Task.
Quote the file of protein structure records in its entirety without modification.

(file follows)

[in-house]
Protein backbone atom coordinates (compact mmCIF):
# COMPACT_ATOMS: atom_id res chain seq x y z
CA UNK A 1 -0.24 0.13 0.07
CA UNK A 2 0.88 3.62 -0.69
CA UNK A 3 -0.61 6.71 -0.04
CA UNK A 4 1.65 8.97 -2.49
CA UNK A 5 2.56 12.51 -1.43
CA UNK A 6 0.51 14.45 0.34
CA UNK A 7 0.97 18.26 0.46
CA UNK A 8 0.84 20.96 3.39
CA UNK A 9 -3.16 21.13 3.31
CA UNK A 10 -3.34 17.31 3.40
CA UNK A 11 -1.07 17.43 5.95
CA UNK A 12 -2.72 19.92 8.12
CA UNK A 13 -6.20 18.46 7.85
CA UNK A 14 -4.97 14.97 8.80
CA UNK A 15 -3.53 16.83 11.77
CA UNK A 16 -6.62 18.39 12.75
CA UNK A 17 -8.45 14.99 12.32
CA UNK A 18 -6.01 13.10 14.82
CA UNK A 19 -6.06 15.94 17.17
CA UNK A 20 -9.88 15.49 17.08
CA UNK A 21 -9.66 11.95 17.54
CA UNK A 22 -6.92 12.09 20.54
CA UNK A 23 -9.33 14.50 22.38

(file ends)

[in-house]
Protein backbone atom coordinates (compact mmCIF):
# COMPACT_ATOMS: atom_id res chain seq x y z
CA UNK A 1 -0.24 0.13 0.07
CA UNK A 2 0.88 3.62 -0.69
CA UNK A 3 -0.61 6.71 -0.04
CA UNK A 4 1.65 8.97 -2.49
CA UNK A 5 2.56 12.51 -1.43
CA UNK A 6 0.51 14.45 0.34
CA UNK A 7 0.97 18.26 0.46
CA UNK A 8 0.84 20.96 3.39
CA UNK A 9 -3.16 21.13 3.31
CA UNK A 10 -3.34 17.31 3.40
CA UNK A 11 -1.07 17.43 5.95
CA UNK A 12 -2.72 19.92 8.12
CA UNK A 13 -6.20 18.46 7.85
CA UNK A 14 -4.97 14.97 8.80
CA UNK A 15 -3.53 16.83 11.77
CA UNK A 16 -6.62 18.39 12.75
CA UNK A 17 -8.45 14.99 12.32
CA UNK A 18 -6.01 13.10 14.82
CA UNK A 19 -6.06 15.94 17.17
CA UNK A 20 -9.88 15.49 17.08
CA UNK A 21 -9.66 11.95 17.54
CA UNK A 22 -6.92 12.09 20.54
CA UNK A 23 -9.33 14.50 22.38